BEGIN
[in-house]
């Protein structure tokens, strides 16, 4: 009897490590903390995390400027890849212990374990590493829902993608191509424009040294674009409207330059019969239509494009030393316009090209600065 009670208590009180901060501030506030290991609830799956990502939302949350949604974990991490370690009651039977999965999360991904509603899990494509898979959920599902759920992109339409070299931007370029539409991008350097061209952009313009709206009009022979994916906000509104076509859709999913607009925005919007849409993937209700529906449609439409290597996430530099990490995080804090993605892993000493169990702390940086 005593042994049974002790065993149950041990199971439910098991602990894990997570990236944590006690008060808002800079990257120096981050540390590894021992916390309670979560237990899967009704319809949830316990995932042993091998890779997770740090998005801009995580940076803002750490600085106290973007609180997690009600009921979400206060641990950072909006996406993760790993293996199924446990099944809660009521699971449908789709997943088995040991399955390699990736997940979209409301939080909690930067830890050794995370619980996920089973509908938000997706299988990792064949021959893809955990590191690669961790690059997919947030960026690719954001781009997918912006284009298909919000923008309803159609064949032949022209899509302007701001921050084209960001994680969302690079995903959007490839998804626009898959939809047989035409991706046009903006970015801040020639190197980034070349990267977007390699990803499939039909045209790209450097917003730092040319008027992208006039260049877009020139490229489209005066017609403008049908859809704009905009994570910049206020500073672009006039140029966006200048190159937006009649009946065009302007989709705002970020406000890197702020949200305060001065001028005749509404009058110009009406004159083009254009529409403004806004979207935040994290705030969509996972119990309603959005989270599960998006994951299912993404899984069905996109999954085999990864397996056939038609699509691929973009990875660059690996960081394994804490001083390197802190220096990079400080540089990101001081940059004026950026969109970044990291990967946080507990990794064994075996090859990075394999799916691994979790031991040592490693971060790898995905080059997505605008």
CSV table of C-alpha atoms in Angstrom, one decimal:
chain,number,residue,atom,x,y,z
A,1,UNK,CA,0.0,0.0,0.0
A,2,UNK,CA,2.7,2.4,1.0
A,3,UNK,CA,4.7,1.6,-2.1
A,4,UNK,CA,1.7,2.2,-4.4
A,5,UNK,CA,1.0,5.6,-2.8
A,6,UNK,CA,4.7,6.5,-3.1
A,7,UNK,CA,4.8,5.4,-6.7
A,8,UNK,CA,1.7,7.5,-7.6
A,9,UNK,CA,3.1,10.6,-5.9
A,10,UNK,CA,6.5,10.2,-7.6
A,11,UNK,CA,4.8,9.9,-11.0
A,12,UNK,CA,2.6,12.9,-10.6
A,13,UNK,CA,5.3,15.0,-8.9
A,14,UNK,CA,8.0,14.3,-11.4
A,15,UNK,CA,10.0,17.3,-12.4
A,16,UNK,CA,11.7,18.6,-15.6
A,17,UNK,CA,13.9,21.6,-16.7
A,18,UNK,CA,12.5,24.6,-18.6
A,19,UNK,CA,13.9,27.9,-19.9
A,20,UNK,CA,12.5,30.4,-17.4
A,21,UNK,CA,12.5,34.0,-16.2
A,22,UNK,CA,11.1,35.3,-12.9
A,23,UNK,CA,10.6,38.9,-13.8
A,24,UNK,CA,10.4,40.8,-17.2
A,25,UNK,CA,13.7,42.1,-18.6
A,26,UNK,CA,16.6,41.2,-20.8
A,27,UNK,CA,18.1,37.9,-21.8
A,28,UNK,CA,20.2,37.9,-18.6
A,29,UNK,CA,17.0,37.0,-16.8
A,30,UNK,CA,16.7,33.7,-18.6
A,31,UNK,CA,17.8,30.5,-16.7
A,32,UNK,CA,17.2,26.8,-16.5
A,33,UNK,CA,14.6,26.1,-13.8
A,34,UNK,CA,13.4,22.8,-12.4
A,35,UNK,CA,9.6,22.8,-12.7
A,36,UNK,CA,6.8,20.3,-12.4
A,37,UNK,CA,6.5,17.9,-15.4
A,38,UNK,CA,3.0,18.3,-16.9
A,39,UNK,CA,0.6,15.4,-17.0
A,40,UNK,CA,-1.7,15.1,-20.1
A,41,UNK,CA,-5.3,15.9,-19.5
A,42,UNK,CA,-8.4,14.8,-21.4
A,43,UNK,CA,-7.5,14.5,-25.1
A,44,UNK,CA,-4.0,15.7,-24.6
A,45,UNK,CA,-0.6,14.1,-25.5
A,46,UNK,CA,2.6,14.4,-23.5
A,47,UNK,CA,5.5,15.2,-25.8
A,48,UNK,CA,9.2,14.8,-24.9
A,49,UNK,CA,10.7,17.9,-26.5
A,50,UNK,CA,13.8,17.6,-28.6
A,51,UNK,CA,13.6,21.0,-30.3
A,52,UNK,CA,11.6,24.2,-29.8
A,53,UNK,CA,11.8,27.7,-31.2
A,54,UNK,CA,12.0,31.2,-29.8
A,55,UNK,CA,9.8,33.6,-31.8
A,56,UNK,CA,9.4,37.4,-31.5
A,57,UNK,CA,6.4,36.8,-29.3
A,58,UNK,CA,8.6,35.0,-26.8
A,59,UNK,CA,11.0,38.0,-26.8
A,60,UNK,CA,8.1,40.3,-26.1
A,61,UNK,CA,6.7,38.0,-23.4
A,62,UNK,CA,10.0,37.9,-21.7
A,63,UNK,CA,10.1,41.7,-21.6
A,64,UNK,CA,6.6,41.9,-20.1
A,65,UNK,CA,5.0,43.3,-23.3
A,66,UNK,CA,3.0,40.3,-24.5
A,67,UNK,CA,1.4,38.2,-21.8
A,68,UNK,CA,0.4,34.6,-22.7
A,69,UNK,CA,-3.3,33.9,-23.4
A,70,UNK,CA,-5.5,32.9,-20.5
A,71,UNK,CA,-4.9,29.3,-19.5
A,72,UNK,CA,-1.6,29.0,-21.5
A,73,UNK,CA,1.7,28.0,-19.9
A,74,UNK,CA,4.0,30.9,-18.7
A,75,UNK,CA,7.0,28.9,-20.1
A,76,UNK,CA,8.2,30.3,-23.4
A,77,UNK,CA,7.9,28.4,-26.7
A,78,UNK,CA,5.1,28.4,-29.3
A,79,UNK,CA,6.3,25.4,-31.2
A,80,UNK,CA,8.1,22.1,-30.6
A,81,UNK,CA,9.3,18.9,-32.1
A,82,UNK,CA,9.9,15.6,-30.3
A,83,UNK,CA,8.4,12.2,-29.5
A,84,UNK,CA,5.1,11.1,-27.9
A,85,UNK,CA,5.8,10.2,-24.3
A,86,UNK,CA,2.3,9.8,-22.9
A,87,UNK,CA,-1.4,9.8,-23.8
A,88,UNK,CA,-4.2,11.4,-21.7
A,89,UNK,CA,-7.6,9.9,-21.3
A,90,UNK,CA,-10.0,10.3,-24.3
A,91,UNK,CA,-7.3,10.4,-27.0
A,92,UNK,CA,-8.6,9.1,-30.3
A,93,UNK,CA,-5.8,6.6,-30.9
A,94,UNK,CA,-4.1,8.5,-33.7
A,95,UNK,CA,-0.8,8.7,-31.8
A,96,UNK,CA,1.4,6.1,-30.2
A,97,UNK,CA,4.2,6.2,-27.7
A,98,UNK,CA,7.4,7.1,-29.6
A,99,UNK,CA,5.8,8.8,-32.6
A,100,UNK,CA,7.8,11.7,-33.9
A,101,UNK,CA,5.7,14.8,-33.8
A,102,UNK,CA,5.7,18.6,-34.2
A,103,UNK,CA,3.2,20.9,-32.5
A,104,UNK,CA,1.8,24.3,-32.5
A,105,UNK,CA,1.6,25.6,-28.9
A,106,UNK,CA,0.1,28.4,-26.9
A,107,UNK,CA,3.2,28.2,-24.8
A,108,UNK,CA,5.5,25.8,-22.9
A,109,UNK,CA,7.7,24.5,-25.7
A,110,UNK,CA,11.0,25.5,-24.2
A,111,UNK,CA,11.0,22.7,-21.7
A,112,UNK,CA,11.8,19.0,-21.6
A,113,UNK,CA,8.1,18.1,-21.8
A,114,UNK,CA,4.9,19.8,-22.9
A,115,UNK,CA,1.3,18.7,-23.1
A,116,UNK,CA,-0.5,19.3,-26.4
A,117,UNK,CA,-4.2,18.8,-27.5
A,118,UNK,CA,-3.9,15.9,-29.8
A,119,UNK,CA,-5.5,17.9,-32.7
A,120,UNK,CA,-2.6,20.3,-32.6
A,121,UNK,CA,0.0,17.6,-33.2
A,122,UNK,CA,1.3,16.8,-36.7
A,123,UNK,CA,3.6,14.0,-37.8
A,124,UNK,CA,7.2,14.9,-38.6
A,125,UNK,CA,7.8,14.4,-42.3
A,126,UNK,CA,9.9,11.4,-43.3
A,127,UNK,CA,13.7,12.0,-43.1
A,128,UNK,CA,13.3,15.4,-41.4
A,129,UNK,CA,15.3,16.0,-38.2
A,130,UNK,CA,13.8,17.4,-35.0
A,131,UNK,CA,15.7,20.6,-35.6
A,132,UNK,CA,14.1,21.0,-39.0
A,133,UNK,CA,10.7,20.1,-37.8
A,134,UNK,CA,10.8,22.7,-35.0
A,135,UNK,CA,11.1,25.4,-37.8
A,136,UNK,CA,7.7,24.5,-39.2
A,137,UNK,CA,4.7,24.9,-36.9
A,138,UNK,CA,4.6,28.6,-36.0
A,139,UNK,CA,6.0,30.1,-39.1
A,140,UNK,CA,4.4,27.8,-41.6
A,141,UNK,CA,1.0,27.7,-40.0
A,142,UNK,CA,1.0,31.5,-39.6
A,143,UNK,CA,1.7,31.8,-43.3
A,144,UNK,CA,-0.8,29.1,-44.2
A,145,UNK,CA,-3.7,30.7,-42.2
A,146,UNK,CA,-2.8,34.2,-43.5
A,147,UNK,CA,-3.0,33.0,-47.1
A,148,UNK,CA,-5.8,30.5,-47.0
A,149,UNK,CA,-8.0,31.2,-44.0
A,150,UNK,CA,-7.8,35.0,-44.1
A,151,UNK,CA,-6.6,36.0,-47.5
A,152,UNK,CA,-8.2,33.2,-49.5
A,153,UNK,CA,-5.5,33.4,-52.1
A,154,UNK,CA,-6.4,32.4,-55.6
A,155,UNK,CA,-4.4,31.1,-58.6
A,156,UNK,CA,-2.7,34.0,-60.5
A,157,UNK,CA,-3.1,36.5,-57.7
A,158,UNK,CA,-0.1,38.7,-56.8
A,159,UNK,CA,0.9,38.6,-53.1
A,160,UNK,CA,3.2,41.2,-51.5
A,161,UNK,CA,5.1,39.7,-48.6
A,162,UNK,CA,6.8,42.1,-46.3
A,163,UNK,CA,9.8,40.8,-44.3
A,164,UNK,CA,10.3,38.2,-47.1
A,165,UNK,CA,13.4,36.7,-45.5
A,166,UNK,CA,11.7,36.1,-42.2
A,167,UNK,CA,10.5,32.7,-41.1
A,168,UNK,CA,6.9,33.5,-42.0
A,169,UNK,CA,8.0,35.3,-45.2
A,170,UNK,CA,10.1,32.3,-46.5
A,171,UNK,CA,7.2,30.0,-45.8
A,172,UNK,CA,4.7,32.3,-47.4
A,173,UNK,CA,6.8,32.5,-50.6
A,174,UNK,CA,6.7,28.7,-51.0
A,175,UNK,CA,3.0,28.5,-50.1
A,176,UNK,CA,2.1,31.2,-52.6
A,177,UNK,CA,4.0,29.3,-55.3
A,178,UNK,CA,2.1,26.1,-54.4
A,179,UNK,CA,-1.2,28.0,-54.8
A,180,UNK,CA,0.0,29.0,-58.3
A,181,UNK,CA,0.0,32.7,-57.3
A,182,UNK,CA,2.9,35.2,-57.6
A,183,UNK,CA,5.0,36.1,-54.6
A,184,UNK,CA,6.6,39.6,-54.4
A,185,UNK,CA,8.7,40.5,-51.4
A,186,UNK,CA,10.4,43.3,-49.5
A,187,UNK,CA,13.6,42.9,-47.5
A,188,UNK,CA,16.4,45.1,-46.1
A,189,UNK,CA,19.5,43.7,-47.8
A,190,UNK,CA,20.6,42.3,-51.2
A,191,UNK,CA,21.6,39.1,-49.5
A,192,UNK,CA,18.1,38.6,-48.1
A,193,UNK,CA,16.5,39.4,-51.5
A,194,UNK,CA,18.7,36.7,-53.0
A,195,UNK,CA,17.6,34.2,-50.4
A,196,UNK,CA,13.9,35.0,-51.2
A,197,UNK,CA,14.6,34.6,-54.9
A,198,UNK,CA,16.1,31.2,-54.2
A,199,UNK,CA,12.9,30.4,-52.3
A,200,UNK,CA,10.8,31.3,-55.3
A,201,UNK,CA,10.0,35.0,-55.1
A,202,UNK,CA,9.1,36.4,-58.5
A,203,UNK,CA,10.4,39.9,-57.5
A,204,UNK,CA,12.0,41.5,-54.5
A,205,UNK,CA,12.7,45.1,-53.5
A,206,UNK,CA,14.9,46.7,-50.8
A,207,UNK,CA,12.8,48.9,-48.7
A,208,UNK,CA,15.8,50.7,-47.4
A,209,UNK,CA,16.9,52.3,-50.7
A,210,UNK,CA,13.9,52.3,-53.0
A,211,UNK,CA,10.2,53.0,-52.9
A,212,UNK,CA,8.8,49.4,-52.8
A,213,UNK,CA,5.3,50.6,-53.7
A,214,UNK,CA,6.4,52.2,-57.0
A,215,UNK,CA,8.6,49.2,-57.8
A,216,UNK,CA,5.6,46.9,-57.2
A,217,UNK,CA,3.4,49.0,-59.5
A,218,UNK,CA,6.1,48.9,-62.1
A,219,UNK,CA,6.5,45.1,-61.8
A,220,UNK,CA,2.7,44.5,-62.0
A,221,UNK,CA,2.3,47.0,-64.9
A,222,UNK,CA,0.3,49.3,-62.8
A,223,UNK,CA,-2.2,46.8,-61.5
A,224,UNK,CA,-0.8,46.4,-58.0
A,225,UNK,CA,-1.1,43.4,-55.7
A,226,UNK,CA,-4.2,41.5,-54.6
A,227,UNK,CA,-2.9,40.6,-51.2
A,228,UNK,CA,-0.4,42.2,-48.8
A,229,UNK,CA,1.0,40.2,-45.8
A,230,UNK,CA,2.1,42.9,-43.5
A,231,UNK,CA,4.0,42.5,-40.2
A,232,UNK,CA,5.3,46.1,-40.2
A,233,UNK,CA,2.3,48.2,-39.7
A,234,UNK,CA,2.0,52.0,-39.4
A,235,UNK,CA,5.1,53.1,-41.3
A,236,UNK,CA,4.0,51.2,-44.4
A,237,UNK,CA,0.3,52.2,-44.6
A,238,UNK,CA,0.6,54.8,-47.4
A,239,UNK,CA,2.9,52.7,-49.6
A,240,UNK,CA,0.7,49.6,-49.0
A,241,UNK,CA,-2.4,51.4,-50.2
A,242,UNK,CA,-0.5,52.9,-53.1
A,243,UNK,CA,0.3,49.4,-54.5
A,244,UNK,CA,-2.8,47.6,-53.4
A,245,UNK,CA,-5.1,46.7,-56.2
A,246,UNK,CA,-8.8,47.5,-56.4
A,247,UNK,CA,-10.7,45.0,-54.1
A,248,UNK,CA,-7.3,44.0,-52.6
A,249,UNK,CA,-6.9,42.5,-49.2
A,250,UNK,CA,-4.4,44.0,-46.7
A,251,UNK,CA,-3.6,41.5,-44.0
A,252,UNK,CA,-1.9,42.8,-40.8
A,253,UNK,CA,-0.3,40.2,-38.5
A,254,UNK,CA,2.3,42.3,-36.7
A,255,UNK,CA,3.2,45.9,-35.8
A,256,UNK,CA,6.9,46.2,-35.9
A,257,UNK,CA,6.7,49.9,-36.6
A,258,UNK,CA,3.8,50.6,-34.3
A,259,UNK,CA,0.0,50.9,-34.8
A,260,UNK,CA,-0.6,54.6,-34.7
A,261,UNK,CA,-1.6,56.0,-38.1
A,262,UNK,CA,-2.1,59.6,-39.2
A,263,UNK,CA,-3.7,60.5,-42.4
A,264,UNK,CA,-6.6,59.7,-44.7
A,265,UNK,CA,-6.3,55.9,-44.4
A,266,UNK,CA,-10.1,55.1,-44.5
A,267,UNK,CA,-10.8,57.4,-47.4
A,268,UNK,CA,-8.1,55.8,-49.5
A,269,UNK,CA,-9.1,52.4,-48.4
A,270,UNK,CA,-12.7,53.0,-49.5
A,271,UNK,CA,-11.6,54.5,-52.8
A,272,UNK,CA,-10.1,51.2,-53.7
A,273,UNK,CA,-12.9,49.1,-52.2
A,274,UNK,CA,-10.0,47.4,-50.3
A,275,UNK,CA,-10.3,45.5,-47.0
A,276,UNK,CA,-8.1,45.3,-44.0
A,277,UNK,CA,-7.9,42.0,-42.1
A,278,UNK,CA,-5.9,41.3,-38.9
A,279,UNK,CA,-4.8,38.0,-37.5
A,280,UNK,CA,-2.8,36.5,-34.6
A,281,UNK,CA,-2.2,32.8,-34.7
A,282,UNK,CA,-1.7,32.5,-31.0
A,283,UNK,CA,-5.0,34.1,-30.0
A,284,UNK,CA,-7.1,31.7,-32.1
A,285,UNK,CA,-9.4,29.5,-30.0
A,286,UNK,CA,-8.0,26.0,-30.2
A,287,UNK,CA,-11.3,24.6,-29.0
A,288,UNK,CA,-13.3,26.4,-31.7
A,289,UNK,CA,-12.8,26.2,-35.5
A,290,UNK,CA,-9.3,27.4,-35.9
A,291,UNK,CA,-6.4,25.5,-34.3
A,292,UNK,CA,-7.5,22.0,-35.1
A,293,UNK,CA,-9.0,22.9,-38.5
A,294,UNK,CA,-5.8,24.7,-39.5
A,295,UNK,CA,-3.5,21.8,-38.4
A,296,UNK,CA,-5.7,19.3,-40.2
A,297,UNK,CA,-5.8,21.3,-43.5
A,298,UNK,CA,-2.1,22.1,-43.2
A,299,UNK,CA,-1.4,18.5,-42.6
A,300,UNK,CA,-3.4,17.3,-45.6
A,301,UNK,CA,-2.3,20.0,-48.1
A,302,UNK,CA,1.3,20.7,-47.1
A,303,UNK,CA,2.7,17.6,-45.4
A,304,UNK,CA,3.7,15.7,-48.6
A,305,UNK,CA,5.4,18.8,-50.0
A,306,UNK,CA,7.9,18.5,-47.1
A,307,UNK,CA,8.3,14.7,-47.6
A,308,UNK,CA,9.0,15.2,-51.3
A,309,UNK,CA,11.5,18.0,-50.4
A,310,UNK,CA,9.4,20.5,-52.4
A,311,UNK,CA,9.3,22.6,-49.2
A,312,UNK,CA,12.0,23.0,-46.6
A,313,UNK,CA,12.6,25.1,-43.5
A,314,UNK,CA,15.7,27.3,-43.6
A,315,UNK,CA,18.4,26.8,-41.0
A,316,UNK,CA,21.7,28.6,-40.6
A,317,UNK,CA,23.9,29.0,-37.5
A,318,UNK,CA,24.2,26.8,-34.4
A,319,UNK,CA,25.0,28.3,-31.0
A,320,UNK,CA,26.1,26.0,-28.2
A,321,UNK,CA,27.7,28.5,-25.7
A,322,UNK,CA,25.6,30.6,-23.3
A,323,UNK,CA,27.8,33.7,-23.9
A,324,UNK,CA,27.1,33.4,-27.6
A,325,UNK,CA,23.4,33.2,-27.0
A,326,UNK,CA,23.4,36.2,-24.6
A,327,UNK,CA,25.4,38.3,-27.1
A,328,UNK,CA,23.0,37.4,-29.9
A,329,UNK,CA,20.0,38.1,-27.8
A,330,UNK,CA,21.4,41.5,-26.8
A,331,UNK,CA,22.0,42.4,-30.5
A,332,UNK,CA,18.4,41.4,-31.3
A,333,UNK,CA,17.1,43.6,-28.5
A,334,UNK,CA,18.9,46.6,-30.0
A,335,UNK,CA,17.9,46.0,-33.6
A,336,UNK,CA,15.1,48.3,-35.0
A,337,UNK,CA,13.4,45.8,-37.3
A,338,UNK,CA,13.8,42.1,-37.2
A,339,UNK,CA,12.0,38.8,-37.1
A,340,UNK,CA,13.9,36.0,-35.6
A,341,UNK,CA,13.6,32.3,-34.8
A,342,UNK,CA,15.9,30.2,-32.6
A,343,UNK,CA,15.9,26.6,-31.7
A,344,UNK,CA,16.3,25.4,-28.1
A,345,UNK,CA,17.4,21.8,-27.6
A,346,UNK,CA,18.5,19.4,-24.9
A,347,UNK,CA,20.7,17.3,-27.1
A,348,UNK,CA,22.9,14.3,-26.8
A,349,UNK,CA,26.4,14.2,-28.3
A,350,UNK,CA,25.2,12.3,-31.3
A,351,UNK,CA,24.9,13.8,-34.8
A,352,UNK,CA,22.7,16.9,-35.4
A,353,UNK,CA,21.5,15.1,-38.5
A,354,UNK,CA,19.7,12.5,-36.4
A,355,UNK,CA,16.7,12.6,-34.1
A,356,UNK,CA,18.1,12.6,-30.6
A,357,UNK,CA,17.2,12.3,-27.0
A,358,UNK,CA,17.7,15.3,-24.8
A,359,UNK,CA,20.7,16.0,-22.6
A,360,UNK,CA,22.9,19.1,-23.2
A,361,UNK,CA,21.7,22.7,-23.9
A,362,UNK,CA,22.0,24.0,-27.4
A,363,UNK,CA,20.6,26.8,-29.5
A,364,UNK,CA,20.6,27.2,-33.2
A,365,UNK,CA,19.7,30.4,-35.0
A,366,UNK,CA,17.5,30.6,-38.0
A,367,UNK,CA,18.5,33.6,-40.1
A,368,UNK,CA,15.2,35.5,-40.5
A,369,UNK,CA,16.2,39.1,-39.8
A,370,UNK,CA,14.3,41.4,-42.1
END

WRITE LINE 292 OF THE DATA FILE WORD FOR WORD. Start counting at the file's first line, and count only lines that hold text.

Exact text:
A,288,UNK,CA,-13.3,26.4,-31.7